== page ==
Sometimes you have to be grateful to animals and children. Without a hunting dog and a little girl, the caves of Altamira and their treasure might never have been discovered…
The discovery of the cave
The year is 1868 when a hunting dog belonging to a local hunter suddenly disappears. The search begins and eventually the people present discover an entrance into a mountain from which a dog can clearly be heard. The hunter goes into the mountain to save his dog and discovers a cave there. He returns to the surface with his dog and immediately tells the landlord of Santillana.
Some landlords might have just closed the entrance. Not so this landowner. For the natural scientist Marcelino Sanz de Sautuola, this discovery was so interesting that he wanted to take a look at the cave himself. With his little daughter Maria, he set out on an “expedition” into the unknown.
The cave turned out to be relatively shallow and Sautuolas could not walk upright in it. This was no problem for Maria and in the dim glow of the light she looked around with interest. Until… yes until she discovered pictures on the cave ceiling that looked like “cattle”. She enthusiastically showed them to her father.
What a discovery!
Sautuolas began to explore the cave more closely in 1879 and undertook excavations. He discovered various animals on the walls painted in shades of red and brown and published a description of his discoveries. Experts doubted the authenticity of the drawings. There were even claims that it was a prank by a scribbler, the work of an untalented modern artist. Researchers and scholars refused to examine the drawings on site.
It was to be almost 23 years before the discovery finally became of interest to scientists. When similar paintings were found in France in 1901, some of the experts apologised to Sautuolas. Unfortunately, Sautuolas did not live to see this.
What did Maria really see?
The cave found is about 5500 m² in size. Research assumes that it was inhabited from 33,600 BC until the entrance collapsed in 11,000 BC.
The Altamira cave contains about 930 Paleolithic images. There are incised drawings, charcoal drawings and coloured representations. The inhabitants of the cave used charcoal, red chalk, various shades of ochre and manganese earth. Mixed with fat or egg white, these could then be used like paints. Researchers even suspect that a kind of brush consisting of a feather was used to paint. However, tubular bones through which the dye was blown could also have been used. In some places, the application of paint by hand is clearly visible.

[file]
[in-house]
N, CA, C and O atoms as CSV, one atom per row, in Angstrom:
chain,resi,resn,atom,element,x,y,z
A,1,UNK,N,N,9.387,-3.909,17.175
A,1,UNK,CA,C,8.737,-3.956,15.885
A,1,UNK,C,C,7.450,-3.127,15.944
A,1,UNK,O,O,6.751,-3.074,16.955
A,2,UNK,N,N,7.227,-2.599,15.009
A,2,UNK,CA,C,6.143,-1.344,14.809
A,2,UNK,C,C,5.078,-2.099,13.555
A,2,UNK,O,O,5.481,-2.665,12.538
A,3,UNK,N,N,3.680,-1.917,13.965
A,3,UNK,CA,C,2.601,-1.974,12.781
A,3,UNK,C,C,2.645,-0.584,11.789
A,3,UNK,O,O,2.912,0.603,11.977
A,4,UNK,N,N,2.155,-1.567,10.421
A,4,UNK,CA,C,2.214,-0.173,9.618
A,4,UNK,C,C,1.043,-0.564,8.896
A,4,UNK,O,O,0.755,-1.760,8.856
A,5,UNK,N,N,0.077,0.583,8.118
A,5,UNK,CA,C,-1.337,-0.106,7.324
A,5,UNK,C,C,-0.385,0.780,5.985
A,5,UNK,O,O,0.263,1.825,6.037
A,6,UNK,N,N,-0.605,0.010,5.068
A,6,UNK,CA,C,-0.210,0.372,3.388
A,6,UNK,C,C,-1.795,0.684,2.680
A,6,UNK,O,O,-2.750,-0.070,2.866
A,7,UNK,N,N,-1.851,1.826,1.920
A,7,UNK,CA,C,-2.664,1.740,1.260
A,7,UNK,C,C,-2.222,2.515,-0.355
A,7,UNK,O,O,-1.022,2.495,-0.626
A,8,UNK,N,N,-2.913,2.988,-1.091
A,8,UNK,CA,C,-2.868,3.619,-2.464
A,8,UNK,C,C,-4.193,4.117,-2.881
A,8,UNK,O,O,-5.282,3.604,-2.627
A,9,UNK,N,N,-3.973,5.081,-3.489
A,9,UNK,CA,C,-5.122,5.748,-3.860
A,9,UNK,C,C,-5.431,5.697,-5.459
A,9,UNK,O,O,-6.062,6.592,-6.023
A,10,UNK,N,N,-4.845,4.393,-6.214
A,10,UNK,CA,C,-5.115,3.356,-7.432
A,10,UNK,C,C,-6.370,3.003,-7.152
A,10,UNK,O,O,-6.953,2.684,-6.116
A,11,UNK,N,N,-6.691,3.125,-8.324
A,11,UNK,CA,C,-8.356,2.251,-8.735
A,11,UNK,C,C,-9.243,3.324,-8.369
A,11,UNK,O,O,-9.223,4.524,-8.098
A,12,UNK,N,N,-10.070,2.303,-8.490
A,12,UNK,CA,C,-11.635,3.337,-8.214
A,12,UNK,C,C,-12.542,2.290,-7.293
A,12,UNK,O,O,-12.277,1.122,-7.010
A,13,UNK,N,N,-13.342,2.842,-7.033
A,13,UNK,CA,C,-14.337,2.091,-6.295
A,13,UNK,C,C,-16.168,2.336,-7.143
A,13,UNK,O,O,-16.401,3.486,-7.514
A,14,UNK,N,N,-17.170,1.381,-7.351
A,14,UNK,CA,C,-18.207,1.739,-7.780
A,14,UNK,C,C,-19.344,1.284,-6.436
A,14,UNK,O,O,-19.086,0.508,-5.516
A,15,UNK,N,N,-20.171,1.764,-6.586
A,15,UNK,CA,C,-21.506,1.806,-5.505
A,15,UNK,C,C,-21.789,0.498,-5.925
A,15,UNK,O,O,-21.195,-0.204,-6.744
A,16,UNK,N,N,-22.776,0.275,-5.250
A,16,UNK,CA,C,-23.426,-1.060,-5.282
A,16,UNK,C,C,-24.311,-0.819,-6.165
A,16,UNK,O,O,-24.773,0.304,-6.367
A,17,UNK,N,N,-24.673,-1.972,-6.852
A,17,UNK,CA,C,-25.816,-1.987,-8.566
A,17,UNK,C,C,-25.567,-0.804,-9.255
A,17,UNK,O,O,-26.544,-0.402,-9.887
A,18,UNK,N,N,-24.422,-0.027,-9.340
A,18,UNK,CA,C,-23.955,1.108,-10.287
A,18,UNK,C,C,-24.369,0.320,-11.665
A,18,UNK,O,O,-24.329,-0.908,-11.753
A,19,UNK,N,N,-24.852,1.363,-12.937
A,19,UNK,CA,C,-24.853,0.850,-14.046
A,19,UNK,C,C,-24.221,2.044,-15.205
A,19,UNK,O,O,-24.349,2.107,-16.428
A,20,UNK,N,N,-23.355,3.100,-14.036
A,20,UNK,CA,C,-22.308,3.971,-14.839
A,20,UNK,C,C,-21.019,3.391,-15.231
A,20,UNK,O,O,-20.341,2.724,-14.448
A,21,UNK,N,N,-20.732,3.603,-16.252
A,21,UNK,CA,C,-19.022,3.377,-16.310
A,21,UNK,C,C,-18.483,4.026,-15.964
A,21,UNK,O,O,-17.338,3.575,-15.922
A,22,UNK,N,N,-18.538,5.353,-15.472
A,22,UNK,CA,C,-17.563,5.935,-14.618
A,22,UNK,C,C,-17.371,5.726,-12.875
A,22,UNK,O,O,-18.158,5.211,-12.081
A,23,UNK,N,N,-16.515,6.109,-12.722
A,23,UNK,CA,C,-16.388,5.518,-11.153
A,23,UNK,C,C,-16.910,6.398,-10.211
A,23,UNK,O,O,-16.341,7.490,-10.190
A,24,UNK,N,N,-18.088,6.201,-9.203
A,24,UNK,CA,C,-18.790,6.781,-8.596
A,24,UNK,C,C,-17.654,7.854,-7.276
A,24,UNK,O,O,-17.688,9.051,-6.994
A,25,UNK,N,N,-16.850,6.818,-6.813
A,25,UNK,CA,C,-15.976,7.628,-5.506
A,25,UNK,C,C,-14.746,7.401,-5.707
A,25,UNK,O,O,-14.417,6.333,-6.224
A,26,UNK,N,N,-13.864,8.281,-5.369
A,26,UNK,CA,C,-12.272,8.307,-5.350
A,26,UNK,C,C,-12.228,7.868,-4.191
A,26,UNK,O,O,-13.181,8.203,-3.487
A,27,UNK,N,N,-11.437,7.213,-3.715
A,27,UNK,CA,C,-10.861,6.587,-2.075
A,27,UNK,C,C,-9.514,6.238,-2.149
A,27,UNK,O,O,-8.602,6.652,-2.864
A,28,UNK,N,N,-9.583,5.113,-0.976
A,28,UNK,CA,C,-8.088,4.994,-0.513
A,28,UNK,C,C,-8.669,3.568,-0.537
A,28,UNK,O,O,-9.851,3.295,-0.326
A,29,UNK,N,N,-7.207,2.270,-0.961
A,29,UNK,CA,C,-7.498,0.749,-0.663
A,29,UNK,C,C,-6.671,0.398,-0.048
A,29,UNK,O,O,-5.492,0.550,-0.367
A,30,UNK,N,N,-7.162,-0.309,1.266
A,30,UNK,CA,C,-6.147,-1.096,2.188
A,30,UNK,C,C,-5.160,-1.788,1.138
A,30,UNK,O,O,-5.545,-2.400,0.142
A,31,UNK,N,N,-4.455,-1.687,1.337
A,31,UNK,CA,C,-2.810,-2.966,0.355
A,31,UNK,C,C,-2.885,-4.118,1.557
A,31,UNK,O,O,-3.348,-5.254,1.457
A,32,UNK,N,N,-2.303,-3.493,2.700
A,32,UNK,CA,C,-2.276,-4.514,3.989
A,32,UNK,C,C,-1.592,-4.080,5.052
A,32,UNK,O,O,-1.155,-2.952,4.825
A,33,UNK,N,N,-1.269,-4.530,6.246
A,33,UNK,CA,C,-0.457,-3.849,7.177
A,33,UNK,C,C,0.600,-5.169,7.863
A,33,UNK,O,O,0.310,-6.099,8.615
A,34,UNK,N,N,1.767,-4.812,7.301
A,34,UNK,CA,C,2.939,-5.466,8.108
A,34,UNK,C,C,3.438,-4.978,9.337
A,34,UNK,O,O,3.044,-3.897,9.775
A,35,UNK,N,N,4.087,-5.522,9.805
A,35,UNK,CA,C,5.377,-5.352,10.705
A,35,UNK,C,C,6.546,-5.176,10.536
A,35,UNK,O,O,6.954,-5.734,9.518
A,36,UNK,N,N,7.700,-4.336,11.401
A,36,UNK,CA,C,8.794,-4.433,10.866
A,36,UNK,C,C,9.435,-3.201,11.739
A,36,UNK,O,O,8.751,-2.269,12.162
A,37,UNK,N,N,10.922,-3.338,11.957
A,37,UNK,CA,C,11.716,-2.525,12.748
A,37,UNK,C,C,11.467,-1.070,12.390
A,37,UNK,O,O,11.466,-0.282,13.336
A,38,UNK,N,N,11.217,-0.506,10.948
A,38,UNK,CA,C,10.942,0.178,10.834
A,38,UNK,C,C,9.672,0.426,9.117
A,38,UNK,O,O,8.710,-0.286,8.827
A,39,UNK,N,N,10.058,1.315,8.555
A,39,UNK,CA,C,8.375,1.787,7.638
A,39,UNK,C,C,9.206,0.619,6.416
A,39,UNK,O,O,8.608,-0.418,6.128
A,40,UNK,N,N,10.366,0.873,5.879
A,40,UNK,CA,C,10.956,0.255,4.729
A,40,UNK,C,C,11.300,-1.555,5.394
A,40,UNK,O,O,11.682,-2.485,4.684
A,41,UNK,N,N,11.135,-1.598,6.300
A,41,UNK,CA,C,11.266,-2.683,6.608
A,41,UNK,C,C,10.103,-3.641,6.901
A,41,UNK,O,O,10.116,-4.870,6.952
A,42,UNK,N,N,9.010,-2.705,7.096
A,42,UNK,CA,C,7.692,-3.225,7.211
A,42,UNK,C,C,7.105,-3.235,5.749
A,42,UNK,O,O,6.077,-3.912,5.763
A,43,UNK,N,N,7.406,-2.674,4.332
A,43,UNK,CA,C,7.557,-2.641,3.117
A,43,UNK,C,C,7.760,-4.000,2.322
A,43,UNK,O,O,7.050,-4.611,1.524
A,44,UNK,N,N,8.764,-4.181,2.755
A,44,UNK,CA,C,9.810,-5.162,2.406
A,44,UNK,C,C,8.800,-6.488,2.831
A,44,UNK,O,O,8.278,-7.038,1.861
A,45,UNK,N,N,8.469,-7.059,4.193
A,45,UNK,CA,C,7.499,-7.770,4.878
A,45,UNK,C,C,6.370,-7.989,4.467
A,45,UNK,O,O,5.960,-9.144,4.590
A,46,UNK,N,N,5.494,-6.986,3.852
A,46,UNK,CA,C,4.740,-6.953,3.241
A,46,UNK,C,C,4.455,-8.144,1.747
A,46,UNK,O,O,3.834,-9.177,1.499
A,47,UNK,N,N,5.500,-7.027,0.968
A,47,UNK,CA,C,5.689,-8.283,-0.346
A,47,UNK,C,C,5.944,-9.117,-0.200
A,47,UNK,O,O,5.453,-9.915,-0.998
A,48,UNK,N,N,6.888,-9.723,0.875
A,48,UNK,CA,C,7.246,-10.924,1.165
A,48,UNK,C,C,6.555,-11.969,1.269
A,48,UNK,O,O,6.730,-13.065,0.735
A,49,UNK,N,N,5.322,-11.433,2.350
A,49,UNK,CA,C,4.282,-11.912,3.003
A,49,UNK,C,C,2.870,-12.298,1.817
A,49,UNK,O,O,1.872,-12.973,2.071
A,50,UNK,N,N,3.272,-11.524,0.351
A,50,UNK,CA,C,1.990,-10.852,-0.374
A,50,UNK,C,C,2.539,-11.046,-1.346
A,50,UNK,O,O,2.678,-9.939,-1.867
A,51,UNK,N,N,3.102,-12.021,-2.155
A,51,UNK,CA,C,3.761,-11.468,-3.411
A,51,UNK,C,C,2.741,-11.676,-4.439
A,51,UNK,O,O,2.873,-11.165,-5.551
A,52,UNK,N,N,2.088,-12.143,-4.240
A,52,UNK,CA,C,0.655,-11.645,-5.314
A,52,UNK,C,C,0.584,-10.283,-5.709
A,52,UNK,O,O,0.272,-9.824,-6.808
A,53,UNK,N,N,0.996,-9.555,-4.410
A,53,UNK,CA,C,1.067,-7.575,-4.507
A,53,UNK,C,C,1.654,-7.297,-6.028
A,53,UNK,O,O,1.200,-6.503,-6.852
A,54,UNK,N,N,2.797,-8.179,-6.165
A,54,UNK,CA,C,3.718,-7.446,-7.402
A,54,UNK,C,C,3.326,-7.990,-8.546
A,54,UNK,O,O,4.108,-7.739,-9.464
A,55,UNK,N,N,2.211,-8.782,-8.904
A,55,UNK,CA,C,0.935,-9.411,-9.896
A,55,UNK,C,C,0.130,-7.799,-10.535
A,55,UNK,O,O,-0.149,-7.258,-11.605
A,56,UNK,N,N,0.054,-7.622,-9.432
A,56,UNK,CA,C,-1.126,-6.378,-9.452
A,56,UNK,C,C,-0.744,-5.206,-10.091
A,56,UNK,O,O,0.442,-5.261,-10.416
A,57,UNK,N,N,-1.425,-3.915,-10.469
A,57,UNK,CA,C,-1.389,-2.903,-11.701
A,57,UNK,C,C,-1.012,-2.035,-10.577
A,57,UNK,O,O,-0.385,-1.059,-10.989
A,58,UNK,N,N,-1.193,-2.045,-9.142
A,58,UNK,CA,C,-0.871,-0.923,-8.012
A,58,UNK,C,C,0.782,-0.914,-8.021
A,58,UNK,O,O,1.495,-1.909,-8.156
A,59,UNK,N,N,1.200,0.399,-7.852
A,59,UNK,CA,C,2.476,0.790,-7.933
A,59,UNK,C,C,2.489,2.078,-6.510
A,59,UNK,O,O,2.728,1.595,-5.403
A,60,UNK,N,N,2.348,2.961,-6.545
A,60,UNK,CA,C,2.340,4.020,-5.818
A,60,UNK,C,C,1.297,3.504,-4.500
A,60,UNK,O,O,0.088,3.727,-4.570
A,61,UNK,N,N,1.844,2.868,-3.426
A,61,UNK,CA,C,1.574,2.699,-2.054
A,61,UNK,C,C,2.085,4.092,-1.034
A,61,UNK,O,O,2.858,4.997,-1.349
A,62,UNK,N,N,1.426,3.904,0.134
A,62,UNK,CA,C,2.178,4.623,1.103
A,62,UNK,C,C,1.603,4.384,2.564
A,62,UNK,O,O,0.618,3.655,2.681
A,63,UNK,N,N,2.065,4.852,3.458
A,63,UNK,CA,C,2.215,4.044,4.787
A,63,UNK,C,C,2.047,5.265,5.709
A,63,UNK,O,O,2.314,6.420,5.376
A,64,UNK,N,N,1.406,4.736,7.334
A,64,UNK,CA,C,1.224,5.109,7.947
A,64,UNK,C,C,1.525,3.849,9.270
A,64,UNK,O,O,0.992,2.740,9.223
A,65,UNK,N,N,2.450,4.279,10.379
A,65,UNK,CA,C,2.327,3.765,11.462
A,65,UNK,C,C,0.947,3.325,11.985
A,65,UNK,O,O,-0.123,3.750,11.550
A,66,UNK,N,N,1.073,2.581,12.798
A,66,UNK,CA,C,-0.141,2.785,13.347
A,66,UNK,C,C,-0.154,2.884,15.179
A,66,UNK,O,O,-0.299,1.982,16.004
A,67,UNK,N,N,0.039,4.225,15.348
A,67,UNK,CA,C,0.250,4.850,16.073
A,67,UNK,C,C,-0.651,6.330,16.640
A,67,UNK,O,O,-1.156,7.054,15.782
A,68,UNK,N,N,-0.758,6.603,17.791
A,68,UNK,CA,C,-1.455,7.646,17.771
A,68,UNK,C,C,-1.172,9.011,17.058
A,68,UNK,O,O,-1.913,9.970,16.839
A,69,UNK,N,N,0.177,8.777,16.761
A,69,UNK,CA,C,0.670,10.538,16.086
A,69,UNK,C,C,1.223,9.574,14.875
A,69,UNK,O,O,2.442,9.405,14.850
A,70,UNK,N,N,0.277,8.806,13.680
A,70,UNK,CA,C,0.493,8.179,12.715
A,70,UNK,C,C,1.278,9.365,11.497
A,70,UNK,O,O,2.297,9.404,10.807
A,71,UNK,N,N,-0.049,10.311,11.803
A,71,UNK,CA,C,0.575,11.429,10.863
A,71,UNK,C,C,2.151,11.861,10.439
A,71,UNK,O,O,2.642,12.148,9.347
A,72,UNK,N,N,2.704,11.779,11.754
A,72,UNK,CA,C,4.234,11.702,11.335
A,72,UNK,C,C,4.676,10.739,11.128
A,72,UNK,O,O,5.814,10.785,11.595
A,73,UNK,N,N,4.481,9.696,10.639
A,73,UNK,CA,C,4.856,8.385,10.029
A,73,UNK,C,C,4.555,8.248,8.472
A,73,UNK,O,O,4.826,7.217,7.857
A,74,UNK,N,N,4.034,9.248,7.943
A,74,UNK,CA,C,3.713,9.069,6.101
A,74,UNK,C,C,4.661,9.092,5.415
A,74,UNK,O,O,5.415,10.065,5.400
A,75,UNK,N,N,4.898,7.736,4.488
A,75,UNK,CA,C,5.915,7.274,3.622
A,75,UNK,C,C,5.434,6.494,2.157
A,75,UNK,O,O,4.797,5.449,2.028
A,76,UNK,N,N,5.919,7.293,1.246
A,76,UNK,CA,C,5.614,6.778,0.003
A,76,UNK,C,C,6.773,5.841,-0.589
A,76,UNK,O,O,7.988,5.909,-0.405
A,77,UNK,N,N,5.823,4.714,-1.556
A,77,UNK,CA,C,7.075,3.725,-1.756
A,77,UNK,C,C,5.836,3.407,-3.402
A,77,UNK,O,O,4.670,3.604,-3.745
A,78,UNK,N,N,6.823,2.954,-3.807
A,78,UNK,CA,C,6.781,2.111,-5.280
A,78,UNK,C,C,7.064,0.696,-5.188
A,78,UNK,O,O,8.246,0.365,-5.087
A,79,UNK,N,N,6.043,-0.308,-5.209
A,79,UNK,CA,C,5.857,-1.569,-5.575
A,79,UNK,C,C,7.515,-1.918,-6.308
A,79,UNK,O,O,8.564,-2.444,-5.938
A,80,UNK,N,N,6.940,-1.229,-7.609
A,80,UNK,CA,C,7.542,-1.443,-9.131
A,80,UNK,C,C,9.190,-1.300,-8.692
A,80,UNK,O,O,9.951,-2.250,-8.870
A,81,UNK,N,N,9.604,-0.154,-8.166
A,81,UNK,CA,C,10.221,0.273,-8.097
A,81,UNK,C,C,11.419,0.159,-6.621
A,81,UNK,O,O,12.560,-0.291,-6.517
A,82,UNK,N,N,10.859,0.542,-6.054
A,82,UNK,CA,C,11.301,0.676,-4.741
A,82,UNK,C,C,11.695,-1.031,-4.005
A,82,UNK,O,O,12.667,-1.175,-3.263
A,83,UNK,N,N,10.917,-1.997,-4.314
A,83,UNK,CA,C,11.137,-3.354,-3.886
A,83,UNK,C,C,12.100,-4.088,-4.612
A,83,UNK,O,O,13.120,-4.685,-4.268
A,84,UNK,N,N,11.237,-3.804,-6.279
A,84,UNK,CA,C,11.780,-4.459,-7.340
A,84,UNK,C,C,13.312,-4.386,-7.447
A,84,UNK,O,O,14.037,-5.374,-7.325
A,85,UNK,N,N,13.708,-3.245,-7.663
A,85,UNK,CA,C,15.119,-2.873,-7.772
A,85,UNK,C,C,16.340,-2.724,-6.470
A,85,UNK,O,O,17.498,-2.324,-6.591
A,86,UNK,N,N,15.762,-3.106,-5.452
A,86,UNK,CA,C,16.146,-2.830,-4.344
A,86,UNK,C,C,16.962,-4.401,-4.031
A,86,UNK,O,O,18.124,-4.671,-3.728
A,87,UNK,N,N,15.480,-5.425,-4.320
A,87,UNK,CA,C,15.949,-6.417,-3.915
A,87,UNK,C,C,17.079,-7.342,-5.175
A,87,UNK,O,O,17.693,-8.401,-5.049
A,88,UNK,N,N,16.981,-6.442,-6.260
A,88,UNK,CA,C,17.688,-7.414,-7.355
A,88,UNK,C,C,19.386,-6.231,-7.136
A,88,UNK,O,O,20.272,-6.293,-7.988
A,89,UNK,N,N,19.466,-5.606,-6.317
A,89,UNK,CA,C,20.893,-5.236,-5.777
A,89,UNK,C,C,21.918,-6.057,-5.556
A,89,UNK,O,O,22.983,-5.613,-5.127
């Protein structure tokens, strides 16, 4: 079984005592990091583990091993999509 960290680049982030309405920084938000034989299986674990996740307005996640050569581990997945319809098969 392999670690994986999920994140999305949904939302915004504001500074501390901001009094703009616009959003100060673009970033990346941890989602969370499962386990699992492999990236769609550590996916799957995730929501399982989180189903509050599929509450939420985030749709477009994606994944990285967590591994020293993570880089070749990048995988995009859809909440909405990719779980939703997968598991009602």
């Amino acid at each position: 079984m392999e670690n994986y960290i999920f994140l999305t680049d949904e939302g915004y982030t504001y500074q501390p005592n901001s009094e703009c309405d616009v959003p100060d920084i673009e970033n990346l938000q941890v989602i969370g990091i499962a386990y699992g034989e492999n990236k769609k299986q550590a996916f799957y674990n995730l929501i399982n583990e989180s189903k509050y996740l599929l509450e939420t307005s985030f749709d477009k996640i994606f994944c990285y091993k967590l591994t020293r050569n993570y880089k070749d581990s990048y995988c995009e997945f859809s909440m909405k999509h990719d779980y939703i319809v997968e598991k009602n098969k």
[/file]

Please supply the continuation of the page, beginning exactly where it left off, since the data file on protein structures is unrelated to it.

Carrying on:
On display are images of deer, bison, hinds, horses and wild boars.
According to the latest research, the particularly impressive ceiling paintings can be attributed to the period 16,500 to 13,000 BC.
The Museum in Altamira
For many years, the drawings in the cave attracted visitors. The changes in the air in the cave and the safety measures caused serious damage to the murals. It was decided in 1979 to close the cave with a heavy heart.
The further development of technology finally made it possible to recreate the cave true to the original. Over 40,000 survey points per square metre were thus able to create an excellent image. Using foam sheets and painted mats, researchers recreated the cave so amazingly well.
I was able to discover the real entrance to the cave between the trees in the open-air area of the museum. Not far from there is the visitor centre with the entrance to the cave replica.
The crowd is quite large and it is advisable to book the entrance ticket in advance. Access to the cave is only possible within a fixed timeslot.
Through a door I first entered a small screening room. Here a short film about the cave is shown. Then you enter the reconstructed cave. And quite honestly, if it weren’t for the modern footpaths, light installations and display boards, you might think the cave was real.
The walls, the ceiling and even the entrance look deceptively real. In the lower area I can finally see the paintings on the ceiling. They are not spread out over a larger area like in the real cave, but are close together. However, the scientists and artists have made sure that, for example, unevenness in the stone, which gives the animal an inimitable character, is also included in the replica. I think it is successful and I am really impressed. What great drawings!
The Altamira Cave and UNESCO
In 1985, UNESCO put the Altamira Cave on the World Heritage List. After researchers discovered other caves in the region, UNESCO added them to the World Heritage List in 2008. Since then, the World Heritage Site has been called “Altamira Cave and Palaeolithic Cave Paintings in Northern Spain”.
Tip for cinema fans
A film with Antonio Banderes was released in 2016. “Finding Altamira” shows the story around the cave. The film was made in the region. Hugh Hudson was the director.
The visit to the cave took place during a press trip with the Costa Verde Express.